Road to Justice: Against Drones


Author: Apoorv Agarwal


A probe has recently been announced by the United Nations into the impact of Drone strikes on civilians [1]. This investigation by the world body has been long awaited since till date there has been no regulation or laws relating to the use of such technology by state actors.

Unmanned Aerial Vehicles or UAV’s as they are also known, are in use by many countries worldwide but only a selected few have the capability to launch attacks on targets using this remote controlled technology.


The UN inquiry will officially look into the drone strikes carried out by the United States and United Kingdom in Pakistan, Yemen, Somalia and Afghanistan with an overlook into the use by Israel on Palestinian Territories as well*.

In the past few years, many questions have been raised about the legality of such attacks by state actors, attacks also termed as Extra-Judicial executions. One important aspect of the use of this technology is that it affects people in foreign lands that are at times not even classified as “Conflict Zones”. Use of combat drones also brings into picture the issue of International Armed Conflict and Non International Armed Conflict, the framework for which is provided by Additional Protocols I and II respectively of Geneva Convention of 1949. Many states are not signatory to Additional Protocol II, that specifically deals with Non International Armed Conflicts, which aims at reducing and avoiding all together civilian casualties. United States and Israel are not signatories to Additional Protocol II [2].

The use of drones in Pakistan’s Tribal areas bordering neighbouring Afghanistan has caused widespread panic and anger amongst the populace for what they say is a campaign of terror by the United States and their complacent ally, the civilian government in power in Pakistan. The citizens are angry that their government is not doing enough to protect them from the threats posed by the use of this new technology.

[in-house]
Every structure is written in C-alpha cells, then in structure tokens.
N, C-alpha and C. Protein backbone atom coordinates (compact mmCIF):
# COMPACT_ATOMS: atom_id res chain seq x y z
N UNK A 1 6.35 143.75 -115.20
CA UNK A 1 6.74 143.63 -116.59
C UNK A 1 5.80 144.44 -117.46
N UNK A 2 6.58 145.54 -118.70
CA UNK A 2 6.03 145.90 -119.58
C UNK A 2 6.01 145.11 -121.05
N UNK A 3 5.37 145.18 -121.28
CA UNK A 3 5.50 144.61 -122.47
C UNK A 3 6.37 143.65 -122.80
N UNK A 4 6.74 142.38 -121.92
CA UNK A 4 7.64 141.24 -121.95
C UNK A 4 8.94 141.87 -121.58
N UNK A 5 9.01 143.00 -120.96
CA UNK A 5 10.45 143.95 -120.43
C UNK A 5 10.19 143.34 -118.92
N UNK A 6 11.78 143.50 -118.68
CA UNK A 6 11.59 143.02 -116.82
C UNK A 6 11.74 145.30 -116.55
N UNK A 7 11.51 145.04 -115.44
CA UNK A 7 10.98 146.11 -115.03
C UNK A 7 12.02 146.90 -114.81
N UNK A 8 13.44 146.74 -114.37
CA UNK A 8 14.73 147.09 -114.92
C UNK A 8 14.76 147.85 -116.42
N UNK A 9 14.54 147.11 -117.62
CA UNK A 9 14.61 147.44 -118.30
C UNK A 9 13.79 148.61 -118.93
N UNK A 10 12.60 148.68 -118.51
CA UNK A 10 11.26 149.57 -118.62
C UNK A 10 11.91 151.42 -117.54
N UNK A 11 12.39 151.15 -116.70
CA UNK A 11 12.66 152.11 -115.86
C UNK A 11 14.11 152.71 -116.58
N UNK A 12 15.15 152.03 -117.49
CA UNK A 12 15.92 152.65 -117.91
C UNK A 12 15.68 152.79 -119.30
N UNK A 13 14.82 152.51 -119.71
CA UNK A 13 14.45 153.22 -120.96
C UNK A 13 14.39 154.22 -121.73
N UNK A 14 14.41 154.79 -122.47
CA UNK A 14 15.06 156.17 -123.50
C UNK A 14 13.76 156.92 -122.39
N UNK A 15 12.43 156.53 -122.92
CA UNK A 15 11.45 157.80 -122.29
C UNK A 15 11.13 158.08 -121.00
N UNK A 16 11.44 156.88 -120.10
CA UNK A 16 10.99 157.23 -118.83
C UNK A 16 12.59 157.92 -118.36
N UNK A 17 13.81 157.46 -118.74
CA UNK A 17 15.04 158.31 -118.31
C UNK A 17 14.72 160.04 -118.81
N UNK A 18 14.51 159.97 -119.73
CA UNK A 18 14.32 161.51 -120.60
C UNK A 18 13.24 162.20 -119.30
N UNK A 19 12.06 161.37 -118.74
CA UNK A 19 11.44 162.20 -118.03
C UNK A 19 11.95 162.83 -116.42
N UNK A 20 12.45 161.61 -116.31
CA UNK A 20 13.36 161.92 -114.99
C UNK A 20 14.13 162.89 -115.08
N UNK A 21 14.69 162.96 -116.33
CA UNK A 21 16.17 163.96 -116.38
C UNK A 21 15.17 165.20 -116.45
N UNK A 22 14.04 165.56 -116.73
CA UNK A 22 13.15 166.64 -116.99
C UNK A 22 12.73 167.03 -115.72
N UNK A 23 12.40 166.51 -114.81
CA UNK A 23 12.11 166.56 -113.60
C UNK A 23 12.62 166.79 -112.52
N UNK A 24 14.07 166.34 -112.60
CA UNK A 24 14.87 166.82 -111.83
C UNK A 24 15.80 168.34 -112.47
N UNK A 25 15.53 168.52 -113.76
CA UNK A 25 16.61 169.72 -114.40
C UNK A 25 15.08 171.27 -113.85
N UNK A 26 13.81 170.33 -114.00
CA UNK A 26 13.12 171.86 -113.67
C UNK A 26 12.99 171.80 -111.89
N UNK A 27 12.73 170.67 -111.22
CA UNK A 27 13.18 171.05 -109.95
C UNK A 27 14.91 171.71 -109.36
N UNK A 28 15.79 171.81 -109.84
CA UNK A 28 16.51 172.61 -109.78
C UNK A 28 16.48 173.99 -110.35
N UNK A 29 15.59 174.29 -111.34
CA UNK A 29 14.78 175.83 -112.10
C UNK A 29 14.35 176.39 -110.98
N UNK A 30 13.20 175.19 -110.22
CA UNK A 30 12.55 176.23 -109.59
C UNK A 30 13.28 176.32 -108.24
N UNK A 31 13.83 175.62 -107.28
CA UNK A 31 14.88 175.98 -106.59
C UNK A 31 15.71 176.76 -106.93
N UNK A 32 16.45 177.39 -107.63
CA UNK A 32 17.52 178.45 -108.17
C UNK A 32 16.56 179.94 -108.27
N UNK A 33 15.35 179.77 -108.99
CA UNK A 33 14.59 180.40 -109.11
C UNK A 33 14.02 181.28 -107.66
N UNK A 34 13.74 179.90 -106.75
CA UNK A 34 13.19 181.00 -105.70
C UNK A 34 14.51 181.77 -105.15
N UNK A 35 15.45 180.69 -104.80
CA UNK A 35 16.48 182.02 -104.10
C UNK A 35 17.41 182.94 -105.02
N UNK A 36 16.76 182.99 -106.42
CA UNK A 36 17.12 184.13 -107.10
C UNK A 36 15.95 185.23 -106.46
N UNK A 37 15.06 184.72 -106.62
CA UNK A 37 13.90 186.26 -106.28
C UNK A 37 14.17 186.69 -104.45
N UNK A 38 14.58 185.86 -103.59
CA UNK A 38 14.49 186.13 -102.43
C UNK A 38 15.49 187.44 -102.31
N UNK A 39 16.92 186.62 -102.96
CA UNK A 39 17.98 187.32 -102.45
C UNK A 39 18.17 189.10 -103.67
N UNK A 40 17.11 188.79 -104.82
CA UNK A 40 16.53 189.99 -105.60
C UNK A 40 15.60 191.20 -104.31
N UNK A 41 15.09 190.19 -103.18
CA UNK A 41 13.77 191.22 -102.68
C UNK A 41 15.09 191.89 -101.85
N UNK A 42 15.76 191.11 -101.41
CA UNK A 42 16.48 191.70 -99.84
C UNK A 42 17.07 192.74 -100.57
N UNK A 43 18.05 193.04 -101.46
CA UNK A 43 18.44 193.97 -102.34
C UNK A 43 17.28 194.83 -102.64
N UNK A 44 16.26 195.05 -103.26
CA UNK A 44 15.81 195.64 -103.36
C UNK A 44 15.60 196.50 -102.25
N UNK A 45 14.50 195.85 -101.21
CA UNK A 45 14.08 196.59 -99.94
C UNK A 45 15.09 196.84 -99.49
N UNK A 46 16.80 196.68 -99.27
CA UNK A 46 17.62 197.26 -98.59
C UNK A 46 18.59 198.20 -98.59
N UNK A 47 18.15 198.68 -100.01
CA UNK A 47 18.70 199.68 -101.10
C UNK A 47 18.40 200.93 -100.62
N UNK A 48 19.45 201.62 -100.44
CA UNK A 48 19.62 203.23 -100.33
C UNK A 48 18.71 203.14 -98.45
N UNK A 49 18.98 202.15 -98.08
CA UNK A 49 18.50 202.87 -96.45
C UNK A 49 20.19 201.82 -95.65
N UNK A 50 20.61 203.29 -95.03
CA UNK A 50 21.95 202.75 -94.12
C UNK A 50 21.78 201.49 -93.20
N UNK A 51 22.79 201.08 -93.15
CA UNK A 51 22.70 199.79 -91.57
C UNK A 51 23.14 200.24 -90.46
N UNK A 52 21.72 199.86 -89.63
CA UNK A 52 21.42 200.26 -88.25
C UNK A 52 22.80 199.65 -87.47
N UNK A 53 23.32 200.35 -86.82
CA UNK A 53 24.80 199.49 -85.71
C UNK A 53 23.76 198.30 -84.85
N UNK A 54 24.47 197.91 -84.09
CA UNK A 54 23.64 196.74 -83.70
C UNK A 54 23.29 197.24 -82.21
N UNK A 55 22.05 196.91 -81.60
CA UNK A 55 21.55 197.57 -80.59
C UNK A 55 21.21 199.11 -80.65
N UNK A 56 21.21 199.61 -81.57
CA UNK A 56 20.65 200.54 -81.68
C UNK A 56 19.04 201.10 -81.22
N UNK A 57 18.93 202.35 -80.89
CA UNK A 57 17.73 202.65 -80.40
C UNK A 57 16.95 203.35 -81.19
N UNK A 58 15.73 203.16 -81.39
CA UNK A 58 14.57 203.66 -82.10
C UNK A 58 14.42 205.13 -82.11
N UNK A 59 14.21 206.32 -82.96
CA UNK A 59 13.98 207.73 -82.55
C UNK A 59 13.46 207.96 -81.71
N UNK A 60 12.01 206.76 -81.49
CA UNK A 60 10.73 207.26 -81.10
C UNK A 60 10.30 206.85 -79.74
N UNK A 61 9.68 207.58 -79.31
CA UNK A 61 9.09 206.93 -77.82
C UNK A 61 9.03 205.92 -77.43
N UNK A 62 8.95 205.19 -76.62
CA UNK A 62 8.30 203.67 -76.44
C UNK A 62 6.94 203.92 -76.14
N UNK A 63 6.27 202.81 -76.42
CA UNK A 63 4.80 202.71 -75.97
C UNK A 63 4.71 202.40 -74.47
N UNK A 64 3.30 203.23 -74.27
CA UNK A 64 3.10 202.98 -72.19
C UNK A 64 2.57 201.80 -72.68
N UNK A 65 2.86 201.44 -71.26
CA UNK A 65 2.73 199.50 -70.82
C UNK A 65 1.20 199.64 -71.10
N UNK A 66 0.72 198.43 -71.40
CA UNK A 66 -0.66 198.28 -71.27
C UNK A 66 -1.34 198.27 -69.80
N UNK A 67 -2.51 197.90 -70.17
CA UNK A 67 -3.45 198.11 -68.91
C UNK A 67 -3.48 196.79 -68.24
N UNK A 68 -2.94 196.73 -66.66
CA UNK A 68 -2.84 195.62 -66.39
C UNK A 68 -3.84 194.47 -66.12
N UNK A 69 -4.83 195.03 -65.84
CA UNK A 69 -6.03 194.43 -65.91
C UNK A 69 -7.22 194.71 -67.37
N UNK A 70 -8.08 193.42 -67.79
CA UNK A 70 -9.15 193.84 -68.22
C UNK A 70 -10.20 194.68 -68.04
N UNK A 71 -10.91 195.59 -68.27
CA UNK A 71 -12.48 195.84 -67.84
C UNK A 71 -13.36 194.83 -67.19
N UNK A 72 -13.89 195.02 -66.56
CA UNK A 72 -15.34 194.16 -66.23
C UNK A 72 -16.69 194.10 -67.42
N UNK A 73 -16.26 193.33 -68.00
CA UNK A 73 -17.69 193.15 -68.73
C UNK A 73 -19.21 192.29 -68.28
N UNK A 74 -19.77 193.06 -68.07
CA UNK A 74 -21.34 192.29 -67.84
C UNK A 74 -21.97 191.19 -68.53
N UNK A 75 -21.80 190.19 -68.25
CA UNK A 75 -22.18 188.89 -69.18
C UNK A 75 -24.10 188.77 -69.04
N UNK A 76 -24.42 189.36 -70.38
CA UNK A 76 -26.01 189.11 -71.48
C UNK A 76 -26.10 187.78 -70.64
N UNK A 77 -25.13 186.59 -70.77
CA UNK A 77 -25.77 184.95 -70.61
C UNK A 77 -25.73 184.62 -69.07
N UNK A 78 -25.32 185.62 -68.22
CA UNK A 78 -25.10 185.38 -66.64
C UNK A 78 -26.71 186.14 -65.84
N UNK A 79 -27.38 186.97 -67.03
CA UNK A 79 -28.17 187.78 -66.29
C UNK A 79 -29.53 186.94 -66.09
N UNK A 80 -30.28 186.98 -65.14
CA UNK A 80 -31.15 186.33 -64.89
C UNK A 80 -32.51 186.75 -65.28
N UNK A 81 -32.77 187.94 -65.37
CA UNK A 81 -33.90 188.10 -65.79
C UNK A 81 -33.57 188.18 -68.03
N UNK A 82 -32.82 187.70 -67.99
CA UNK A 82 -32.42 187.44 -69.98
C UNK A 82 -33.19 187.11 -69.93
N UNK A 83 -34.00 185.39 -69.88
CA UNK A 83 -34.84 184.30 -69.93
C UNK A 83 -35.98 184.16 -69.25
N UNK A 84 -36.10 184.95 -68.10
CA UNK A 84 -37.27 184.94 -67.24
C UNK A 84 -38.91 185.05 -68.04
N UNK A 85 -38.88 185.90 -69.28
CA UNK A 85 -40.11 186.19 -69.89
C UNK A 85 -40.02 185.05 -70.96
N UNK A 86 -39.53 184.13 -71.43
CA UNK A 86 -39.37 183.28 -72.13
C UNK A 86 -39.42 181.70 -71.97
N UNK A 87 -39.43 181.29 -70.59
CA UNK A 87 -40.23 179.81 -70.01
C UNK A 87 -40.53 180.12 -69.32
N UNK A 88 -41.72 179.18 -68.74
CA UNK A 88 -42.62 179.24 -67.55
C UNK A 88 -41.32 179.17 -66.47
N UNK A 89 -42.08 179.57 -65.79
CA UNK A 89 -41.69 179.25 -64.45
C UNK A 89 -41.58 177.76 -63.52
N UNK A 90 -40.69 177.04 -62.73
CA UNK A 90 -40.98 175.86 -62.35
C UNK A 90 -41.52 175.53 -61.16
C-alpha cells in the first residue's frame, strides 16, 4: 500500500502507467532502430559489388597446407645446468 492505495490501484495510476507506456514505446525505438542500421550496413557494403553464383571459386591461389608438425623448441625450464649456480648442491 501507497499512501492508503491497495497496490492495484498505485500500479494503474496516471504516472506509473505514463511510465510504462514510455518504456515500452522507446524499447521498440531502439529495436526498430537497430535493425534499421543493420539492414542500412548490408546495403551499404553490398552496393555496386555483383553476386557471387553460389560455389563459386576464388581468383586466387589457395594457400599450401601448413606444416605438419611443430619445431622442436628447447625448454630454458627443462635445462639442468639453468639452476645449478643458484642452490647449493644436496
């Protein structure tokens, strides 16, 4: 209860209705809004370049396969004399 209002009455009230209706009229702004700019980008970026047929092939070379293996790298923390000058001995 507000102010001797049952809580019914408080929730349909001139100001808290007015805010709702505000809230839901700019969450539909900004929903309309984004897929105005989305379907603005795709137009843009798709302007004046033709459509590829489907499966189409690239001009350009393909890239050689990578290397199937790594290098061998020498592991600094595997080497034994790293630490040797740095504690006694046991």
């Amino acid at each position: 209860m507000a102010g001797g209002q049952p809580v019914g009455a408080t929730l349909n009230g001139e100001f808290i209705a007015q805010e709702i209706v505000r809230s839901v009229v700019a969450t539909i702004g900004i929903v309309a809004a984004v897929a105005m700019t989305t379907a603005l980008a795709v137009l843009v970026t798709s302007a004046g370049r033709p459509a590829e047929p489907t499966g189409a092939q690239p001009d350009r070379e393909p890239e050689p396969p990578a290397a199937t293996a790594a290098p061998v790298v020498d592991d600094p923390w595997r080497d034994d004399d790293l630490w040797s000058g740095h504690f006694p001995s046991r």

It has been argued that use of drones violate human rights. Many renowned personalities including at least one former United States President has expressed that the use of drones is a human rights violation [3].

Drone strikes may be precise but the operator can in no way be sure that the intended target is in the area being targeted by the drone. Also, the buzzing sound of the drones is believed to cause psychological effects on the human brain. MEDACT, a United Kingdom based group made up of Health Professionals has in a report raised concerns about psychological damage to civilians living under constant threat of drone strikes [4]. The people do not know if and when they are going to be hit.

The probe will also specifically look into the strikes known as ‘Double Tap’ where in the drones are used to attack the same area twice, i.e. a follow up strike, when people try to rescue those who are hit. Targeting of rescue teams is a War Crime and a crime against humanity as set out in the Geneva Convention of 1949 and the Additional Protocols I and II [5].

This probe will also raise questions on the legality of drone strikes, since in only 2% of such strikes have top militant commanders known to be targeted; secondly, there are a lot of civilian casualties arising from the use of combat drones. According to Bureau of Investigative Journalism’s research, from 2004-2013 in Pakistan alone, there were 362 strikes carried out that have resulted in between 2629 and 3461 dead, of which between 475 and 891 were civilians including 176 children. Also up to 1431 people have been injured as a result of these strikes [6].

What is surprising is the fact of how often these have been used by US President Barak Obama who won the race for the White House in 2008 on the promise of change. If this is what he meant by change, then the past was far better since he is making a large portion of the population fearful of attacks. The psychological warfare aspect that is brought in by drone warfare can be termed as a collective punishment of the civilian populace and is thus prohibited under article 103 of Customary International Humanitarian Law [7]. This use or abuse of drones will not kill terrorists but will help make them.

A good majority of the justice systems of the world is based on principles that a person has a right to a fair and speedy trial and is innocent unless proven otherwise. So, being a mere suspect does not give a country a lawful right to execute the person. The suspect is to be taken into custody and given a fair trial so as to determine the guilt and sentence (if necessary) or else we move back into medieval times where all that mattered was power.

For Further Studies:
  1. UN launches investigation into deadly drone attacks: Google News,  accessed on 25th January, 2013
  2. For the complete list of signatories to Additional Protocol II, visit,
  3. Former US President Jimmy Carter has said that US drone strikes are in violation of Human Rights. See, violations-carter-says/
  4. The MEDACT report, see page 6
  5. See Part II Section 1 of International Humanitarian Law Document provided by the International Committee of the Red Cross
  6. Bureau of Investigative Journalism’s research data can be found on: , accessed on 25th January, 2013
  7. Details about Article 103 can be accessed at ihl/eng/docs/v2_rul_rule103


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